3. Review your non-discretionary spending. Some of this spending is relatively untouchable- mortgage, life and homeowner’s insurance, taxes. Other may be more “discretionary” than you believe. That Mercedes you are leasing could easily be replaced by a used model. The cable bill can be cut for hundreds of savings. Go over everything, including insurance and mortgage options, and look for opportunities to save. Maybe you can refinance your mortgage or shop around for car insurance.

4. Review your discretionary spending. This can get a bit cantankerous, so try to keep a team approach. Review spending in detail. Determine what items are luxuries and what were unneeded. Where can money be saved? Do you really need to eat out more than once a month? Do you really need that fifth pair of boots or those season tickets to the NHL? Maybe it’s time to use coupons while grocery shopping? Perhaps, you can buy some items in bulk? The more you drill down, the more you may be able to save. Over time, you will find this becomes second nature. You will start spending less, openly discussing purchases, thinking about whether certain items are truly worth the cost, and comparing prices and items to determine best value. You will also learn to budget, save, and pay cash for luxury spending rather than going into debt using a credit card for impulse purchases. Review and be certain you are not carrying balances on your credit cards. Watch over your bills for late fees.

5. Go over your checking account and emergency fund. You will need to take any remaining funds and top off your accounts to meet your pre-determined allocations. Don’t skip this important step. Improper management of your cash positions can lead to multiplying issues down the road.

6. Take any remaining money and invest it towards your future. This is where the financial meeting really shines. You don’t end the meeting yelling at each other over the cable bill or feeling guilty about the avocado toast you ate last week. Instead, you celebrate the money you have earned that you can use to reach your dreams! Come up with a predetermined plan on how you will allocate it. Maybe 10% will be saved for luxuries. 40% for debt elimination. 50% for investments. Congratulate yourselves. Talk about what this money means to you and your family. Maybe make a deal that when you save enough in the luxury fund you will go to Paris or Iceland. Calculate how many months you’ve shaved off the mortgage. You get the idea. Rather than dreading the sacrifices, get excited about saving money and building your financial future!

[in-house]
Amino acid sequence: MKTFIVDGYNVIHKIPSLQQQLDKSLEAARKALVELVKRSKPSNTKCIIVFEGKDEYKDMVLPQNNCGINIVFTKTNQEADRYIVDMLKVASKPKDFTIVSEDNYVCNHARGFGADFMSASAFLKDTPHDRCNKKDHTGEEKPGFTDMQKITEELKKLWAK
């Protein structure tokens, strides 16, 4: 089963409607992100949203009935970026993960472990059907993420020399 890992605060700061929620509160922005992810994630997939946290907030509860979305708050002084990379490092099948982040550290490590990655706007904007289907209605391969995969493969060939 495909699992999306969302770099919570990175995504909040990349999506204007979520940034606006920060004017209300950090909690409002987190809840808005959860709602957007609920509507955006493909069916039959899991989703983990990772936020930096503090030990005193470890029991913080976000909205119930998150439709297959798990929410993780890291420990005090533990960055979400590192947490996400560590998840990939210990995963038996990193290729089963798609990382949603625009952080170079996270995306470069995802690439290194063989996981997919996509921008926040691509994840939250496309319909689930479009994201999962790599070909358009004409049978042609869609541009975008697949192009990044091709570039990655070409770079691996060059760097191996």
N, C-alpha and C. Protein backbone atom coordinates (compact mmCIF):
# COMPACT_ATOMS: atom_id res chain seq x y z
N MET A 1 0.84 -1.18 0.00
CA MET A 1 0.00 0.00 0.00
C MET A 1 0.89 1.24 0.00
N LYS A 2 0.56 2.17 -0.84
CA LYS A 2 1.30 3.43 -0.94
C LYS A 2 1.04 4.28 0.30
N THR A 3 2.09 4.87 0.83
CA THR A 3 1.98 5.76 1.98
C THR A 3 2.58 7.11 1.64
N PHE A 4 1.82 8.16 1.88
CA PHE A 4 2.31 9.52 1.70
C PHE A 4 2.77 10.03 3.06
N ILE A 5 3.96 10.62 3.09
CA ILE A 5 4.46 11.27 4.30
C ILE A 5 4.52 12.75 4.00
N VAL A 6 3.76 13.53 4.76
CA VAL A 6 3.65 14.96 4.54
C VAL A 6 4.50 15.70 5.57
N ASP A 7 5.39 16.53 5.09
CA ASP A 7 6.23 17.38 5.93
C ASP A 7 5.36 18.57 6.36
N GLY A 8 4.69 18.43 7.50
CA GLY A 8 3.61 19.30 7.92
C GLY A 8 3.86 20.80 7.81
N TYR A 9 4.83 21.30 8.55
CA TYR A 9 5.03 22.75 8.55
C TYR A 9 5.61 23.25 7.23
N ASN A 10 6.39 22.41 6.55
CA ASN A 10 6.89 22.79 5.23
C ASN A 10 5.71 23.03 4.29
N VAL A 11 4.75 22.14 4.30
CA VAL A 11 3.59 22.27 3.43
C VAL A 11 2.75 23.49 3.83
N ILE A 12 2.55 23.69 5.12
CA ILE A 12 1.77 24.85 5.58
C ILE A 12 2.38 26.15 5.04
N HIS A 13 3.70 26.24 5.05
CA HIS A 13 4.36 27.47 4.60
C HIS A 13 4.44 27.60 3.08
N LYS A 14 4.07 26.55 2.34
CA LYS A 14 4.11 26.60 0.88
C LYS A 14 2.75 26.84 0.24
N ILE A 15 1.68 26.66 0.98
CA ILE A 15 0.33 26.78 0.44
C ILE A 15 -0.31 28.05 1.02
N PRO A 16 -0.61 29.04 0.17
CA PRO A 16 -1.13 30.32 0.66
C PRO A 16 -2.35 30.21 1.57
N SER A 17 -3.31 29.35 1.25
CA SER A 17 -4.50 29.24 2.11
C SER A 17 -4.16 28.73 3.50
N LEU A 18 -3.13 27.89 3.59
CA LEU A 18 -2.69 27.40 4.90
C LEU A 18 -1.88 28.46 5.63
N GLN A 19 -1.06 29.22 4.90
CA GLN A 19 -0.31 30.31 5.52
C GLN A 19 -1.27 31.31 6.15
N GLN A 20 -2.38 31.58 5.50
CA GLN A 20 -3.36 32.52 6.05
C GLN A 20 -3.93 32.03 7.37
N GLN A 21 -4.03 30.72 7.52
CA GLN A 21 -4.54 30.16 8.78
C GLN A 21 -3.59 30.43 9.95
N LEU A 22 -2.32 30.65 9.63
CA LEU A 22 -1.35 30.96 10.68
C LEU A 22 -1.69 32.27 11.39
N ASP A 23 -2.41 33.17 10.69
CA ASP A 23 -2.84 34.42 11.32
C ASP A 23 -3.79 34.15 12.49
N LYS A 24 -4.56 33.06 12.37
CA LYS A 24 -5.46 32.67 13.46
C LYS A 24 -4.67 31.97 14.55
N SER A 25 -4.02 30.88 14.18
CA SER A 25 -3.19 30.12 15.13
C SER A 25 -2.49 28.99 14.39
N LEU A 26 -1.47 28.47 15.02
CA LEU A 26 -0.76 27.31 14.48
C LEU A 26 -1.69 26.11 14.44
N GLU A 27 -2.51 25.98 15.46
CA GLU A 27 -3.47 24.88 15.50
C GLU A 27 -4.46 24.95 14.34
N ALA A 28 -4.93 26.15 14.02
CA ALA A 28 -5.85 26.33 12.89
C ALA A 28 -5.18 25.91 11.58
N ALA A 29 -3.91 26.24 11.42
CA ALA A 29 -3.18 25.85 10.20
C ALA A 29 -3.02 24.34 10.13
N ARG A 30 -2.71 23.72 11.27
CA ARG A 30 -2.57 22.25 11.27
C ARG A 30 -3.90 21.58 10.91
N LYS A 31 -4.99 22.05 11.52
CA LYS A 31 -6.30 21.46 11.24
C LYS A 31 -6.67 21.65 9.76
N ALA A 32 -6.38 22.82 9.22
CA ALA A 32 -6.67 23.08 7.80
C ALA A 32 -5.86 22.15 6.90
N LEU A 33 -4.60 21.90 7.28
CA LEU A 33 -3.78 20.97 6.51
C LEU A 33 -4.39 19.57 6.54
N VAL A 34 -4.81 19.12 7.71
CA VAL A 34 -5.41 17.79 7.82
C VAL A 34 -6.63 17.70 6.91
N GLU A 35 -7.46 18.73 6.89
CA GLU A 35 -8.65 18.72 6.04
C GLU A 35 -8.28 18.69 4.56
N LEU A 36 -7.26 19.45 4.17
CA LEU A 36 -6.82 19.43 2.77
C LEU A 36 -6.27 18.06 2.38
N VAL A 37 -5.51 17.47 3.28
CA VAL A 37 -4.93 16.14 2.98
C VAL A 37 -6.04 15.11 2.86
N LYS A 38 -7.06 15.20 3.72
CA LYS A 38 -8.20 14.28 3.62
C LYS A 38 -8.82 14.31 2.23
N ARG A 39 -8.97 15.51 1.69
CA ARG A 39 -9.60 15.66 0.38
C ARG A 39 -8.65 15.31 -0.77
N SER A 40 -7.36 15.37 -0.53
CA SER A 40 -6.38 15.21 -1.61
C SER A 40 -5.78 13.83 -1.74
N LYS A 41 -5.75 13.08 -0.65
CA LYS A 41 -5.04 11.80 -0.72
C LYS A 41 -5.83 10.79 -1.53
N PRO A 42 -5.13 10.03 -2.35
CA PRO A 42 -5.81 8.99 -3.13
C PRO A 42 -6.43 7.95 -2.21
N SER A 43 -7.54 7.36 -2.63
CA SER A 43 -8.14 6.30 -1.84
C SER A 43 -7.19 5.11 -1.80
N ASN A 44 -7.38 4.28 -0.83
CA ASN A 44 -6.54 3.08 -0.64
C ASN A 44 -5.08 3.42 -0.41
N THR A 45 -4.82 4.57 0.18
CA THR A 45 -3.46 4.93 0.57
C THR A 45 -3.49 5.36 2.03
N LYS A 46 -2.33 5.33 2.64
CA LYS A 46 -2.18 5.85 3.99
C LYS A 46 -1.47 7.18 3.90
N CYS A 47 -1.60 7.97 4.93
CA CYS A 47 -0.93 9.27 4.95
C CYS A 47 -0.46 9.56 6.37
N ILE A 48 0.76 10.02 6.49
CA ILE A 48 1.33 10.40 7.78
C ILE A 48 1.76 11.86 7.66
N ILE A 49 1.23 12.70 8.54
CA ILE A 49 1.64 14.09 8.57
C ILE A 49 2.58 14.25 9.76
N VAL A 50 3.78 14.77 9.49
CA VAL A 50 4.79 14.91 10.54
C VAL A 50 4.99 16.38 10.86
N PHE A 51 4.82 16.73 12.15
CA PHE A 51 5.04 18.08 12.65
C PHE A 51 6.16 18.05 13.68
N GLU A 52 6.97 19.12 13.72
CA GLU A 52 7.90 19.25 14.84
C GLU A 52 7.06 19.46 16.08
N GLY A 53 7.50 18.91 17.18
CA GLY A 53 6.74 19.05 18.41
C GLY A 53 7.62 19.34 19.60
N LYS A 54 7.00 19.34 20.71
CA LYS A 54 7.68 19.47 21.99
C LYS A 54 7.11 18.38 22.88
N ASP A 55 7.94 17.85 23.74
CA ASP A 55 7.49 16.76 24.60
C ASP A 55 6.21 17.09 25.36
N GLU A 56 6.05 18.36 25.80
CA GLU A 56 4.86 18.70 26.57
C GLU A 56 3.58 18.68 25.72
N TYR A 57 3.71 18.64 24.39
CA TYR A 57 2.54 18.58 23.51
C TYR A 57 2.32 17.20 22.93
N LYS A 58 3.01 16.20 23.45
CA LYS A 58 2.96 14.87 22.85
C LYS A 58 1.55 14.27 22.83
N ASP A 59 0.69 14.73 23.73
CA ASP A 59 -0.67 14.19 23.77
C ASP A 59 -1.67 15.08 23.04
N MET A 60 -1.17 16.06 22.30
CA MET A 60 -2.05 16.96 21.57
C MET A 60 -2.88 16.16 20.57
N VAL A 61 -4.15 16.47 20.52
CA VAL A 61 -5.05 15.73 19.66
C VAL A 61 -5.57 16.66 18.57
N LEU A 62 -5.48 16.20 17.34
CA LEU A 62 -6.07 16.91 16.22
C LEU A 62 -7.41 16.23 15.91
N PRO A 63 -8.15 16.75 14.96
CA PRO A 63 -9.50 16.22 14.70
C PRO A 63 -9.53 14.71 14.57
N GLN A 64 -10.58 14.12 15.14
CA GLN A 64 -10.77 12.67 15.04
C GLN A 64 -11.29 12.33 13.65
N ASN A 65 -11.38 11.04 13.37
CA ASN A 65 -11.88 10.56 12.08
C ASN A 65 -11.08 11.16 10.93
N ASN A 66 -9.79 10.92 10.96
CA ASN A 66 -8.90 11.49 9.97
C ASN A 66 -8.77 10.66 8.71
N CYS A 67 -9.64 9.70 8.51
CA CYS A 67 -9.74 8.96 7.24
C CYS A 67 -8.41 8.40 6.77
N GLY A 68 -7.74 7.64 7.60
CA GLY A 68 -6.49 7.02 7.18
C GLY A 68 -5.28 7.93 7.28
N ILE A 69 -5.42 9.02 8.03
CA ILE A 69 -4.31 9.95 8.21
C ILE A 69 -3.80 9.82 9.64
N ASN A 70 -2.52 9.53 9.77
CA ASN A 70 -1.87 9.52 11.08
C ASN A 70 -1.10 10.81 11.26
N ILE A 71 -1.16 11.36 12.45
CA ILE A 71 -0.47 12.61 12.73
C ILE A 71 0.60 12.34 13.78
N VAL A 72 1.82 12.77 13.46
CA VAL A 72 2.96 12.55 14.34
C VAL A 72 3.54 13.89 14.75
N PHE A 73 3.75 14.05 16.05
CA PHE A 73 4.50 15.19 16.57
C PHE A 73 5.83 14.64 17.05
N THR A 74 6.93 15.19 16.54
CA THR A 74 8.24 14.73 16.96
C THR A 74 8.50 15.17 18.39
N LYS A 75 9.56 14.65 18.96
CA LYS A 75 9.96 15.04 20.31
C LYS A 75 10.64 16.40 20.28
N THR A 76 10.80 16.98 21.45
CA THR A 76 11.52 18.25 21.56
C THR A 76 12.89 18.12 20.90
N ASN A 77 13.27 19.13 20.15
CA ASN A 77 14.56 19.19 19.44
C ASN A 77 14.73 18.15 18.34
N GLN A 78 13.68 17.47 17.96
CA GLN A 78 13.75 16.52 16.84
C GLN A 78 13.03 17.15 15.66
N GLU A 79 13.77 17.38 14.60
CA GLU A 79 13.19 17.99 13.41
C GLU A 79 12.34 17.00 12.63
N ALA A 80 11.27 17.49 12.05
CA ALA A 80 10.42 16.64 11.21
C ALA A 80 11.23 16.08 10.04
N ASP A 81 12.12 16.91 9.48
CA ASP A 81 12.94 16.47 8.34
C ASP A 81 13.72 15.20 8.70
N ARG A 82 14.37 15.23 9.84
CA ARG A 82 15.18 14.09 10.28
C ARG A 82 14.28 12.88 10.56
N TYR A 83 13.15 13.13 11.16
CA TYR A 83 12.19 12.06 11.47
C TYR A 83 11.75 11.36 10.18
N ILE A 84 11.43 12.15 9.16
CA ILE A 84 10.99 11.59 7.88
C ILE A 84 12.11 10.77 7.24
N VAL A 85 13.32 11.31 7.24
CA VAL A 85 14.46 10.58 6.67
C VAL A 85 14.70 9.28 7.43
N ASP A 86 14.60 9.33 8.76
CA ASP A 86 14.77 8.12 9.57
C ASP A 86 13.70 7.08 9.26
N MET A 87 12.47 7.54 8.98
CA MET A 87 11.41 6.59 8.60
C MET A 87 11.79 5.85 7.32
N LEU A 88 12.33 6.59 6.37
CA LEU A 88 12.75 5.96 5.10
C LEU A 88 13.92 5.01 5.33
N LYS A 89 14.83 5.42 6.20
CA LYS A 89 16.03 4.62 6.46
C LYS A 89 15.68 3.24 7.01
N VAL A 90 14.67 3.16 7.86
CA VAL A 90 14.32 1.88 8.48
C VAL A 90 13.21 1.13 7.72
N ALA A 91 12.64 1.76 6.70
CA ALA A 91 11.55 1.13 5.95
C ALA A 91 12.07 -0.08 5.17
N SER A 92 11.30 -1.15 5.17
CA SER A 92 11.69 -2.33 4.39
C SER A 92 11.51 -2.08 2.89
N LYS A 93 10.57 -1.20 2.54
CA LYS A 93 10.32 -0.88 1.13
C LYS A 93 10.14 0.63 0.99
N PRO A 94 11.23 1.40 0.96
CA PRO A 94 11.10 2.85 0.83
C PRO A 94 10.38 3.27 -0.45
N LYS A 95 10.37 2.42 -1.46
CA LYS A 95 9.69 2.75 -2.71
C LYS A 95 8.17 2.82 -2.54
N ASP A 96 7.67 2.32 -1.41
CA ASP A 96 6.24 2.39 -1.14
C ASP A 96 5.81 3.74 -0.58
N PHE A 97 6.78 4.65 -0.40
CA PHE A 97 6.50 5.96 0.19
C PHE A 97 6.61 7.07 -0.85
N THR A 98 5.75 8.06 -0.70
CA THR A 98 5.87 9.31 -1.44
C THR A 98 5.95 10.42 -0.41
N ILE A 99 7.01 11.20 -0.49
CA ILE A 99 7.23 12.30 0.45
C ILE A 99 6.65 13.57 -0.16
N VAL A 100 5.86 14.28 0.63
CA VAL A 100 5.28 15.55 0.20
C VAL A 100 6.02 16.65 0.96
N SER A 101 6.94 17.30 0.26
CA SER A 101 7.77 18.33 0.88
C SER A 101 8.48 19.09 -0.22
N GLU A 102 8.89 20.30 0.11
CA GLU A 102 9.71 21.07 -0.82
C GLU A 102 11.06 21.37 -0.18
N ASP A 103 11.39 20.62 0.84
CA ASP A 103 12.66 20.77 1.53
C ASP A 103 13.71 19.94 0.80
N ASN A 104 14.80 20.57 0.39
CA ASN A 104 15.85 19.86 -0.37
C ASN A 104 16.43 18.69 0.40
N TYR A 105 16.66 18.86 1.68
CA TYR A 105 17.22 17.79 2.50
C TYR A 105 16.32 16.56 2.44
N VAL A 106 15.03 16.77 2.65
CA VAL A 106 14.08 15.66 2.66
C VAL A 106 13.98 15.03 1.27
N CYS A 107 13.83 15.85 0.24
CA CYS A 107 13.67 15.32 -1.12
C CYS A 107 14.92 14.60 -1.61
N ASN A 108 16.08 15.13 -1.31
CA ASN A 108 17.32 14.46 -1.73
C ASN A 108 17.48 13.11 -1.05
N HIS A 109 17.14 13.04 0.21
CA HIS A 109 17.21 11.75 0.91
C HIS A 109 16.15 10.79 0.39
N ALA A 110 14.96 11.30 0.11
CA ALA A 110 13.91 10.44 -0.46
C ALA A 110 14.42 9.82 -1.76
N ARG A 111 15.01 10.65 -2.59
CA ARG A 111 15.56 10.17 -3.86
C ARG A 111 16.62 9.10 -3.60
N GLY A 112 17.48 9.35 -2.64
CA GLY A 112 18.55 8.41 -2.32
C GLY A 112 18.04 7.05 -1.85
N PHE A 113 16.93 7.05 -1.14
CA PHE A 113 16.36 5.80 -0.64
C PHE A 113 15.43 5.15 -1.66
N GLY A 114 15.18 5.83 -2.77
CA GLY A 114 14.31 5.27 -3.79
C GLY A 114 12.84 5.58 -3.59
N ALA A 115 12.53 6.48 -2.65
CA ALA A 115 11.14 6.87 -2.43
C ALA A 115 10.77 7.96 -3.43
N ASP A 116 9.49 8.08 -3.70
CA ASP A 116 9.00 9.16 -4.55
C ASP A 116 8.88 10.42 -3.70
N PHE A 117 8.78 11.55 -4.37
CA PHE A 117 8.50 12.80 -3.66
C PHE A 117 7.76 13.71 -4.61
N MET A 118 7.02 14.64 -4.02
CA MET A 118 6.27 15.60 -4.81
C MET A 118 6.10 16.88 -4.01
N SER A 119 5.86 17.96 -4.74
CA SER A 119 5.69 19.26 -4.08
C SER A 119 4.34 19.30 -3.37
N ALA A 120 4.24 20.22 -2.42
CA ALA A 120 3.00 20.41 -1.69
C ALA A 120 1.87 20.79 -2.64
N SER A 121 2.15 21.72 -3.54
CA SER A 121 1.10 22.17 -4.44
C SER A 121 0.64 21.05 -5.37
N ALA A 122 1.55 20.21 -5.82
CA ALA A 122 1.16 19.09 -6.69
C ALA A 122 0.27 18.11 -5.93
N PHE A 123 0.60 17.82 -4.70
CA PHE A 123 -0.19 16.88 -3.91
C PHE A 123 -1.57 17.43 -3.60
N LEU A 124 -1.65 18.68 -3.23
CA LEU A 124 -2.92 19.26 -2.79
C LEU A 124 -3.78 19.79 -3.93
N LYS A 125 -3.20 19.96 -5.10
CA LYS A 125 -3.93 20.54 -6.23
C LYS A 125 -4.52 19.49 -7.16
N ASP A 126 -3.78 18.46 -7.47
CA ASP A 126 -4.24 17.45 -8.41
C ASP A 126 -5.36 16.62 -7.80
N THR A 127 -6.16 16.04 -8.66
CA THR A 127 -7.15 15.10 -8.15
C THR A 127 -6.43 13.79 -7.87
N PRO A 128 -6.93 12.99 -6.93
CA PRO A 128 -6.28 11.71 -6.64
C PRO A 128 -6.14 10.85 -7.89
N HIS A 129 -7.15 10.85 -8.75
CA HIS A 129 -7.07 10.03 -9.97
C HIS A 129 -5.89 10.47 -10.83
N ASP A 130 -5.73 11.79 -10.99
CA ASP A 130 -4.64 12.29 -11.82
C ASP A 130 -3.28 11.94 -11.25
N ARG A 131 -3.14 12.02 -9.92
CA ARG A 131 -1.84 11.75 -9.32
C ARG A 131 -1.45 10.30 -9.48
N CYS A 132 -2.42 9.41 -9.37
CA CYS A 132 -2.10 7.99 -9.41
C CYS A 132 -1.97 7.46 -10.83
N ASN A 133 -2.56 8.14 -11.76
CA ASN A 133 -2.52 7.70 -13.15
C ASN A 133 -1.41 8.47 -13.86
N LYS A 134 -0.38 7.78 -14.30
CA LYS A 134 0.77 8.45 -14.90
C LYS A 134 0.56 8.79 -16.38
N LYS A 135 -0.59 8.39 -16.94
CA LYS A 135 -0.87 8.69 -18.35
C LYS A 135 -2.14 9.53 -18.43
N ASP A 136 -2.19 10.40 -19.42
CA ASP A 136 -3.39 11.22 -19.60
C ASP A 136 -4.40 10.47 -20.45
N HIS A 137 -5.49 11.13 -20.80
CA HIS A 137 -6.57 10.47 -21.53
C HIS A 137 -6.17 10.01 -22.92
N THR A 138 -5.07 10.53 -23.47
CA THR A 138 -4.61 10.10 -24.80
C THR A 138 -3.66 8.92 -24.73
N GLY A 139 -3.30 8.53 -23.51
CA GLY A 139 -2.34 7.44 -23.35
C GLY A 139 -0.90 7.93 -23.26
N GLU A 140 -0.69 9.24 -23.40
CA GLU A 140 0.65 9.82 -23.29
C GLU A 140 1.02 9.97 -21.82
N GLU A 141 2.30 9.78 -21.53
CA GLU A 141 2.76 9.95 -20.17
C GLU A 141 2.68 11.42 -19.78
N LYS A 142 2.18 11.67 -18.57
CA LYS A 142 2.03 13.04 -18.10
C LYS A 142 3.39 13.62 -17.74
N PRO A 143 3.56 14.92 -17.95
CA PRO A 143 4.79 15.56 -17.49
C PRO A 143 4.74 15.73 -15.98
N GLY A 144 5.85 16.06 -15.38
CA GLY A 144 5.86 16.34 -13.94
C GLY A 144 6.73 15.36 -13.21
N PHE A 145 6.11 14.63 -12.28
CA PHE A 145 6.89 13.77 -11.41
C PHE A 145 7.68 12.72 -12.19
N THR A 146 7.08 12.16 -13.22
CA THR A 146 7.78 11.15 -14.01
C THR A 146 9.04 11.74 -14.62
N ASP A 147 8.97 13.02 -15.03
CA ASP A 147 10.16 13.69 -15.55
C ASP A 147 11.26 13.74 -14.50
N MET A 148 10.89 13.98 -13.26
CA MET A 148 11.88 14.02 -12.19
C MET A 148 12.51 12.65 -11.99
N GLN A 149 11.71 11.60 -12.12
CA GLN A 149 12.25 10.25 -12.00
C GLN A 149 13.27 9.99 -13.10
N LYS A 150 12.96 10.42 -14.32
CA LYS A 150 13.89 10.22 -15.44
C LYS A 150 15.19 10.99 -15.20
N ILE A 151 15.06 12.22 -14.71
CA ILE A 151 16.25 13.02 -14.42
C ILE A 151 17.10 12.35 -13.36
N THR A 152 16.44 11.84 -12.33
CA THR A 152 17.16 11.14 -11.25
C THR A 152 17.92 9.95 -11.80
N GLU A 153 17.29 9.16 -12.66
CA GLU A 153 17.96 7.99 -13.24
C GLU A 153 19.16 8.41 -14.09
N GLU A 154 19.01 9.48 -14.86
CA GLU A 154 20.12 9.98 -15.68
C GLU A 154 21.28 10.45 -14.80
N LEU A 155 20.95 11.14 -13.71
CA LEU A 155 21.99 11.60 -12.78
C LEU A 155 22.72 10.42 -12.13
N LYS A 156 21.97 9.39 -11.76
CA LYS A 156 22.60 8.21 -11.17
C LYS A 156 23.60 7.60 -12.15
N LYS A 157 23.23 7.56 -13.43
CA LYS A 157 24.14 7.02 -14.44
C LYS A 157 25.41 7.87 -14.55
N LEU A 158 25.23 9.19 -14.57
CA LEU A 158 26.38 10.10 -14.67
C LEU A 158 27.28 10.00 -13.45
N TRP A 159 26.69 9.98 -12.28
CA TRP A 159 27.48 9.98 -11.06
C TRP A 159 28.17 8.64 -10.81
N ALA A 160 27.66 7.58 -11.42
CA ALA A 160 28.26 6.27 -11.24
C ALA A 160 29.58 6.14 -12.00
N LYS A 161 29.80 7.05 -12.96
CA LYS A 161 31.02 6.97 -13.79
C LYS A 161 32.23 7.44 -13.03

Put your budget in the trash. Start a new website called “YDNAB”- you don’t need a budget. When some expert tells you to start with a budget, tell them Cajun Bob says, “Budgets are for chumps!’

Instead, have a financial planning meeting monthly. At first it will feel awkward, but you’ll grow into it. In six months, you’ll have a true understanding of where your money is coming from, where it is going, and how you can build on the future. And that’s a valuable outcome.

Cajun Bob’s Bonus round: The best way to save more is to earn more. You’ll need to negotiate to get what you are worth. Start with a market value report and then up your skills with a one-on-one skype session. Don’t make the number one doctor mistake– ignoring negotiation as your most vital step in your financial future

So, what do you think? Do you have a traditional budget and stick to it? Have you ever tried a financial meeting? Do you have the courage to go through your discretionary spending in detail? Do you have a plan to invest your hard-earned cash? Let me know in the comments below.

1 Comment

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We’ve been doing this type of budgeting for nearly five years and It works great for us. What’s your experience?
-Cajun Bob